Structural reform should be a priority

Dünya Executive - - COMMENTARY - Emre ALKIN Columnist

It wouldn’t be wrong to say that the approaches of the Turkish private sector define the direction of politics. Yesterday I saw opinion leaders who said “economic reforms now.” They still don’t understand. Things do not improve because of “tax reform”. There are things to be done before that. In addition, I understand that they have no complaints about justice-freedoms-education since they constantly talk about “economy first.” They obviously direct Ankara in this way.

No offence, the situation of the sectors which have been demanding “unfair competitio­n” under the name “reform” until today, is obvious. No one in the world says, “I want to buy this product or service from the Turks.” Turkey is full of companies that mark down to make a breakthrou­gh among

their rivals. As this is the situation, everyone is asking for incentives. In addition, protection against foreign opponents with the import tax has become a habit. It wouldn’t be wrong to say that the real reason for inflation is the non-rational demands of the private sector. Unfortunat­ely, the point reached shows that an enterprise can’t be carried out successful­ly with inadequate means.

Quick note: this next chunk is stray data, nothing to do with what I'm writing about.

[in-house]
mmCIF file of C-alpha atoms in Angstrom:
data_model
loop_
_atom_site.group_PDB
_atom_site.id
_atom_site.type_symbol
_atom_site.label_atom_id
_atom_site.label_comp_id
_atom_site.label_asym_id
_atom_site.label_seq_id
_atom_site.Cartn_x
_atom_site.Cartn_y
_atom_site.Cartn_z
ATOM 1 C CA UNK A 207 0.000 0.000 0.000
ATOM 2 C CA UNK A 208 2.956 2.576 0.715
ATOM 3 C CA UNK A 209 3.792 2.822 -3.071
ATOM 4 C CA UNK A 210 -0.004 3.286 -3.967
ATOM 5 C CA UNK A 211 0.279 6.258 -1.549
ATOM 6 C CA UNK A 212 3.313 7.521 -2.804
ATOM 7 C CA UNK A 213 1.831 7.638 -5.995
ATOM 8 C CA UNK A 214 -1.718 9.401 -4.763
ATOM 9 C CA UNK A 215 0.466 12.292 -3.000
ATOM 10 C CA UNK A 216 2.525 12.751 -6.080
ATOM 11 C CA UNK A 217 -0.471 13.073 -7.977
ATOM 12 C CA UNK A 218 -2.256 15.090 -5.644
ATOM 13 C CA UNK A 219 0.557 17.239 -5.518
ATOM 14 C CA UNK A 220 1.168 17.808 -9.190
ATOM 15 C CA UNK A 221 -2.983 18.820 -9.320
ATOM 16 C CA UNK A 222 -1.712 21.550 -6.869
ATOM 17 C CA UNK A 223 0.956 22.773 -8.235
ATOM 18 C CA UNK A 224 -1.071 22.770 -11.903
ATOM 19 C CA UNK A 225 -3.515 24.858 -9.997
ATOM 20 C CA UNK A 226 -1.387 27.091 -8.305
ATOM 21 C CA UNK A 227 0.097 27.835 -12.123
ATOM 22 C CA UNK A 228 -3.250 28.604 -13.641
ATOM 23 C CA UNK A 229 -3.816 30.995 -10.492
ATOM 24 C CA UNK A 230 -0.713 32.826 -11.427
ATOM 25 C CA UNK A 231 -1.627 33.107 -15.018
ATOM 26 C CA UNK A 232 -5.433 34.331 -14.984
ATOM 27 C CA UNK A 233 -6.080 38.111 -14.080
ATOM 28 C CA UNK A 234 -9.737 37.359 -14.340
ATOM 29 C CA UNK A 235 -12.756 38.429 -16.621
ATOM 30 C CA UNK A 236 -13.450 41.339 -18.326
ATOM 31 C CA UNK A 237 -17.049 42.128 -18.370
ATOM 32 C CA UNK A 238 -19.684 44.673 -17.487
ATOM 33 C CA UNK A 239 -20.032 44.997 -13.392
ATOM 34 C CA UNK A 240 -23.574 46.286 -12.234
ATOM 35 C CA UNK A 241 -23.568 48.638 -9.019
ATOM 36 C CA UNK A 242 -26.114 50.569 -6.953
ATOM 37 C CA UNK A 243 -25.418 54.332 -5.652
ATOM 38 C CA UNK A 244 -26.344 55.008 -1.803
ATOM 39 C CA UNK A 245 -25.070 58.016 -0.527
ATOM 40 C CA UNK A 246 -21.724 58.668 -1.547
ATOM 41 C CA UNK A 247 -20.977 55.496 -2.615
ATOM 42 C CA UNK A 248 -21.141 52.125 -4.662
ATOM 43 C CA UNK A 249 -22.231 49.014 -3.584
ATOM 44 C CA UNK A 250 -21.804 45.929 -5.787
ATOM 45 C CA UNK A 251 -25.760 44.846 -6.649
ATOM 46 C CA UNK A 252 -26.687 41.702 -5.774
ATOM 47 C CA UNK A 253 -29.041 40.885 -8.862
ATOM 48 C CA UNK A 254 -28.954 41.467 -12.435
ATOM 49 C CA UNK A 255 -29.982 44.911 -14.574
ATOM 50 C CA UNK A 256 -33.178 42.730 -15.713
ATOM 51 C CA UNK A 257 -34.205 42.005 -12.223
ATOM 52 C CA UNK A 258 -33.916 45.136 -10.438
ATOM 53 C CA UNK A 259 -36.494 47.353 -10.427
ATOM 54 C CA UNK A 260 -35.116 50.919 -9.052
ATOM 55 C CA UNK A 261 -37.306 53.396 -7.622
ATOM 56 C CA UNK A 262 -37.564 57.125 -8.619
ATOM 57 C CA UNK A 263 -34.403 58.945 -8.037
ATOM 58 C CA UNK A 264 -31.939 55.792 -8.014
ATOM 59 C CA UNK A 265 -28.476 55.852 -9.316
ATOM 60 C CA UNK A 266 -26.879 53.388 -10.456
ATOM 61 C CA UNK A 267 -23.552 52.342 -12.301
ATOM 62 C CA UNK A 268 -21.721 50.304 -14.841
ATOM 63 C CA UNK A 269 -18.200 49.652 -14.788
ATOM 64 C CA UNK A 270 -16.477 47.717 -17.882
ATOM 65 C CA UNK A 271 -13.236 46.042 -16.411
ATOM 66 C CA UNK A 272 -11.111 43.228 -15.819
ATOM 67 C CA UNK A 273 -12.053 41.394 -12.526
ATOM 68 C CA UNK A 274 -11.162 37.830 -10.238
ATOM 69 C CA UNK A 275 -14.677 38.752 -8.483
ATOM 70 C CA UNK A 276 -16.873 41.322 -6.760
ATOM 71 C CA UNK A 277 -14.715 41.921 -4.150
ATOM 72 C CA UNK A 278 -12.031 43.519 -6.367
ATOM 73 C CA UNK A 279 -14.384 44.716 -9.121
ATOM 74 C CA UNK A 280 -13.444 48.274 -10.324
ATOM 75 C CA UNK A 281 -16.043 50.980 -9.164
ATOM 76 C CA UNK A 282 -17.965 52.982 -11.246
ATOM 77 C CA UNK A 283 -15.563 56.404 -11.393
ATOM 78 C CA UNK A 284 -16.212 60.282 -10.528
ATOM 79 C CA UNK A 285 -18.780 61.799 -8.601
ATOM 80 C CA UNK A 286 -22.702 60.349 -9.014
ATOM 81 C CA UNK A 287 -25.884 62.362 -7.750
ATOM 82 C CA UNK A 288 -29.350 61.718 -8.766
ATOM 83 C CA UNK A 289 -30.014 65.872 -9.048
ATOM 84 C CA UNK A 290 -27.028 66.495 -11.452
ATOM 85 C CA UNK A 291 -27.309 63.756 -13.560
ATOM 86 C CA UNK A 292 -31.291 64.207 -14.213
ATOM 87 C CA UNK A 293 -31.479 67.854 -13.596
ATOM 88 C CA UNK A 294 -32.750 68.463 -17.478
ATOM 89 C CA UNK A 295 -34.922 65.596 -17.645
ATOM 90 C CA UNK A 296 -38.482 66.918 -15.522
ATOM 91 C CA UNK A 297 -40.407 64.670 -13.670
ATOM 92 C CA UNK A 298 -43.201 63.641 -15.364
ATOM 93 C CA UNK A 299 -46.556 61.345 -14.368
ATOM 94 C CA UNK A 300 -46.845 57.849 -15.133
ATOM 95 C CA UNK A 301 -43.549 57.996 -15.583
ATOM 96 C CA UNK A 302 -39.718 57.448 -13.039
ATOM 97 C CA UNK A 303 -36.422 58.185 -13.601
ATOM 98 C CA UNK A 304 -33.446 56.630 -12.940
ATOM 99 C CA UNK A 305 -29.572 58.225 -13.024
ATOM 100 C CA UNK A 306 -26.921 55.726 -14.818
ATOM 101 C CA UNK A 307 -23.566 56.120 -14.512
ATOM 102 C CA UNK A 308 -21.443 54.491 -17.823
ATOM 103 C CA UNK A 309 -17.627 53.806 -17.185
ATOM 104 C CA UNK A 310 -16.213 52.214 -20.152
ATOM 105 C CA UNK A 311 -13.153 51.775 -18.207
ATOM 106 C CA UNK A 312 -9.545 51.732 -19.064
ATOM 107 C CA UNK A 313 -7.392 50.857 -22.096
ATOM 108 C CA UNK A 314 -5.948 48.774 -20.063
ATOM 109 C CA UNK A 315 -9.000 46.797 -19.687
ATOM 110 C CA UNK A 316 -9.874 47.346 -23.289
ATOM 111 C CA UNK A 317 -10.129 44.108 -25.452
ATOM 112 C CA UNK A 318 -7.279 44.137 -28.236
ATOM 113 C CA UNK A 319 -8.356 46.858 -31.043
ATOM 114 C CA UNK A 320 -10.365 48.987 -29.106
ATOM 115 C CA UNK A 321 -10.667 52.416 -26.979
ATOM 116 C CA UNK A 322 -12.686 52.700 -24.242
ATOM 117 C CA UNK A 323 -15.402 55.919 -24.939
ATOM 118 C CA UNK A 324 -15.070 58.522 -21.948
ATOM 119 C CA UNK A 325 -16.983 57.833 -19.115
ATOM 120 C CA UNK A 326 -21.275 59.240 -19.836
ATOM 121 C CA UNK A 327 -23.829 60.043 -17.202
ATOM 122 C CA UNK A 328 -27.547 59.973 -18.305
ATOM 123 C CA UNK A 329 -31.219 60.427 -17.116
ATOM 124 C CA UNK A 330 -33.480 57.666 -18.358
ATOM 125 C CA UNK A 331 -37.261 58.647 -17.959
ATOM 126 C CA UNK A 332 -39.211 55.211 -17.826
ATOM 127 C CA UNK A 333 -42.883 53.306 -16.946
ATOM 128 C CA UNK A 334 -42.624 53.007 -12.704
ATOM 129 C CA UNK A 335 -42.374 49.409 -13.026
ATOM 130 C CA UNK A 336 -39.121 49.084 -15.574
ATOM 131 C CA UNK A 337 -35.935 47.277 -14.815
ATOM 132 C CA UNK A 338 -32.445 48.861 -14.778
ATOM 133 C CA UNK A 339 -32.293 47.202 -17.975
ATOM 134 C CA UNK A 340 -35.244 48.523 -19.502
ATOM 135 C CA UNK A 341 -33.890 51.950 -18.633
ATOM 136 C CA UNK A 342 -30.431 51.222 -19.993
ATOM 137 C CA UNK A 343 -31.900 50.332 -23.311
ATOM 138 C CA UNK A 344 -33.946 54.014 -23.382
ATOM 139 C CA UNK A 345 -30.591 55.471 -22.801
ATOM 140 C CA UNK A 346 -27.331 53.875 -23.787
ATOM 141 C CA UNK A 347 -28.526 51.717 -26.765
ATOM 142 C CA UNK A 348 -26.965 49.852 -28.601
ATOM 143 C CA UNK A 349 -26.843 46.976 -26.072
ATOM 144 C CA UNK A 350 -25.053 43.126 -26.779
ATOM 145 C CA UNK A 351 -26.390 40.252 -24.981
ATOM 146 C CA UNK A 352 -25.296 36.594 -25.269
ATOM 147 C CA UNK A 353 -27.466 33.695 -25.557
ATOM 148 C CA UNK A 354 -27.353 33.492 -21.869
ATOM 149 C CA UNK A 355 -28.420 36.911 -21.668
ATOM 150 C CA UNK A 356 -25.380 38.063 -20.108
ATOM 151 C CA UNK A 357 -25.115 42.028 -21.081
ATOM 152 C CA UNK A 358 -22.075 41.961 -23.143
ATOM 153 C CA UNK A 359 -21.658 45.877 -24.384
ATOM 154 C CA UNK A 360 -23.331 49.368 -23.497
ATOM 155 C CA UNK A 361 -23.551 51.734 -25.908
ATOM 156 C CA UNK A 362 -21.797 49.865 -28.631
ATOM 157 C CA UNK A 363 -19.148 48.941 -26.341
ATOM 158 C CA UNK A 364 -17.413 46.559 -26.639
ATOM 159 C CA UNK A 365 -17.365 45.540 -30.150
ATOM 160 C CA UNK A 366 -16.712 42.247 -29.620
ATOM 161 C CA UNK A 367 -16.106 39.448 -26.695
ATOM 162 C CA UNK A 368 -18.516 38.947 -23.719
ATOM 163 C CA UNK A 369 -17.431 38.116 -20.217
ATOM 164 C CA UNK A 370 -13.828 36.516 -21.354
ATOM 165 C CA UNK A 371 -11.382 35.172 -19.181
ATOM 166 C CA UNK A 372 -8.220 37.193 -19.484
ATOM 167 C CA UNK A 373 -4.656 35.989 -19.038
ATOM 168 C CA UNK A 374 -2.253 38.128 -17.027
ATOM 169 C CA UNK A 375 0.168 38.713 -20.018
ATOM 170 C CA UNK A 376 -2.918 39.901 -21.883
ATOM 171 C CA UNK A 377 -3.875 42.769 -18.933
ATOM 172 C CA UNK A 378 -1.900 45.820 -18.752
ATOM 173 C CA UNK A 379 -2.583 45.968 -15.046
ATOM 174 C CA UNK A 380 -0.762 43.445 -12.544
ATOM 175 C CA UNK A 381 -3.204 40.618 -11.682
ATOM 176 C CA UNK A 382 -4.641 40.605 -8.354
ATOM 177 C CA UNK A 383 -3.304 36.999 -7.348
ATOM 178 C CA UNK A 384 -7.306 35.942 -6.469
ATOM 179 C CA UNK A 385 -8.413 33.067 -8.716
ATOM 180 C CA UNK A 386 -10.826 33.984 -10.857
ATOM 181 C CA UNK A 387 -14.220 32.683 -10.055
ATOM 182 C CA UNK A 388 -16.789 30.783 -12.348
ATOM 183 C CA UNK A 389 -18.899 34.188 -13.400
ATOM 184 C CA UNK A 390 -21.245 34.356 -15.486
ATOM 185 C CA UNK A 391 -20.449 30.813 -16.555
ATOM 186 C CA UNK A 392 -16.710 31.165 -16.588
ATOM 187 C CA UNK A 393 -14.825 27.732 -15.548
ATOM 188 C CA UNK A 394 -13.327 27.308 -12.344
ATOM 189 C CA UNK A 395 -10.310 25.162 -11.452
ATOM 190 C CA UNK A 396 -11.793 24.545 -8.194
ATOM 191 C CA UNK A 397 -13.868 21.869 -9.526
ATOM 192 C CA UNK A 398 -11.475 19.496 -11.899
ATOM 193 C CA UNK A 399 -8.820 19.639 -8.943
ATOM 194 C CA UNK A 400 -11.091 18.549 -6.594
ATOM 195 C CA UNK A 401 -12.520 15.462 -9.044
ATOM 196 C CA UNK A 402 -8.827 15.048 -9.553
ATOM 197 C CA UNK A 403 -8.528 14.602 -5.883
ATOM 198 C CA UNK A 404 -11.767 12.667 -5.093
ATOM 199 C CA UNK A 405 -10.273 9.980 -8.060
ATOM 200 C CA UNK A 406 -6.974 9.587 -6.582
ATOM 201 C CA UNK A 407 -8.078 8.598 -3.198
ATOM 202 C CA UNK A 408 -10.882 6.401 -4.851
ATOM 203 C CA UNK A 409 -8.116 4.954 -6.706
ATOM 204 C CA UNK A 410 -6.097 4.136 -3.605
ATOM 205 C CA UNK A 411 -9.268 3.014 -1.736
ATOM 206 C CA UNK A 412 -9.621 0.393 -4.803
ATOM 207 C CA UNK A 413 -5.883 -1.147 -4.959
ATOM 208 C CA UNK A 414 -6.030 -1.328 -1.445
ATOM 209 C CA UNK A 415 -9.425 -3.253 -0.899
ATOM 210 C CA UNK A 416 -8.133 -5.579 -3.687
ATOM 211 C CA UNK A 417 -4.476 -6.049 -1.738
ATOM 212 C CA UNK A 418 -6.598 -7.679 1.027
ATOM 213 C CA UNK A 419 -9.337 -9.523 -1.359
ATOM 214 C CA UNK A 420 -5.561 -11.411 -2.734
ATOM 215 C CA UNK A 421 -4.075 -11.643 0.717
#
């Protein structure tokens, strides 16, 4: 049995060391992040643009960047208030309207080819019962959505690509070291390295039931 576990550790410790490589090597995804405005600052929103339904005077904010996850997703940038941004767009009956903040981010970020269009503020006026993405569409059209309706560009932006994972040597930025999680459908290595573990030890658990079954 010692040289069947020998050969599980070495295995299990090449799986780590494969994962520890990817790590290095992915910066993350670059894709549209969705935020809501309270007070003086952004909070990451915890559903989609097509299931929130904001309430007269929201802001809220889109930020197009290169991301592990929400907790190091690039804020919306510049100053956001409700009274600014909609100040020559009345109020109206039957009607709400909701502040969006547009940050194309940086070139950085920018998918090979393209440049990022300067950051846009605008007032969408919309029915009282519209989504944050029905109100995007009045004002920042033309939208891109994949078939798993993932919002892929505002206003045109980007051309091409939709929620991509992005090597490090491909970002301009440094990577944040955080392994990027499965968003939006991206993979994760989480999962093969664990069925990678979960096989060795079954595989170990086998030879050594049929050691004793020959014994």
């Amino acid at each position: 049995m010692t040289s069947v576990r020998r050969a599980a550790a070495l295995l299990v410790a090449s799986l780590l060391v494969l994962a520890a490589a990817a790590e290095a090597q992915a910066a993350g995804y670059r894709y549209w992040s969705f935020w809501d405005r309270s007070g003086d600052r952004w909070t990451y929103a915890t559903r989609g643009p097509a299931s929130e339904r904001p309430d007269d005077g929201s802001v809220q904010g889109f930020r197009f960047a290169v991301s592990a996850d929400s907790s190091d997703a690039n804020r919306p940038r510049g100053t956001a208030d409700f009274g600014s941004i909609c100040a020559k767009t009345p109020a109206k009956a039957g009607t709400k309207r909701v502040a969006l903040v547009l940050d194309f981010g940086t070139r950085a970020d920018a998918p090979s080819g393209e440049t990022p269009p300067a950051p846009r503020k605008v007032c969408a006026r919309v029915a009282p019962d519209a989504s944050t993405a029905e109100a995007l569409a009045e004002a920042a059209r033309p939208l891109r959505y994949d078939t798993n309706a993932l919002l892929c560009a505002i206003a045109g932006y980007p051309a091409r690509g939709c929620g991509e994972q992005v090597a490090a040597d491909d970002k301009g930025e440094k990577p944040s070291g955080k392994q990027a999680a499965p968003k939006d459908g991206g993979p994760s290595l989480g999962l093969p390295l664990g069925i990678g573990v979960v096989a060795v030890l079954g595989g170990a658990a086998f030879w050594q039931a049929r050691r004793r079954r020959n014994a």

Those men for all seasons

As members of the Turkish business community started constructi­ng - because “there is a lot of money,” - they forgot their main job. When that wasn’t enough, they got into the hotel business. Instead of getting deeper in their original business, they followed the money making trends. Under contracts for businesses on a knife’s edge, they have accumulate­d serious debts. For this reason, they wanted to be exempt from tax all the time. Many have ceased to produce and became importers. Those who continue to produce began to mislead bureaucrat­s and ministers in order to compete.

What happened? As expected, serious deteriorat­ion in growth and price stability as a result of derailed economic parameters, and fluctuatin­g exchange rates on top of that. When I look at the election results, I see that economic conditions are the most decisive factor. This is not only a result of politics, but also the preference­s of the Turkish private sector. However, it was an important indicator in terms of demonstrat­ing that democracy exists in Turkey. The whole world understood that “the will of the people” is still valid in Turkey.

Did the citizen send a message to only politics? No. He sent a message to the business world that misled politics. After that, opinion leaders should be aware of the need to think and re-think before asking for something from politics. They must now understand that without structural reforms, everything will lack consistenc­y rather than using words resting on shaky ground, like “it’s time for the economy.”

I am particular­ly appealing to the economic actors who have been engaged in opinion leadership for a long time. You are saying: “The private sector’s interest is the interest of Turkey,” but Turkey’s current situation invalidate­s this thesis of yours. You first have to give up on “mediocrity,” which you have been complainin­g about, and from now on focus on what is best for Turkey. You have to be cruel to be kind.

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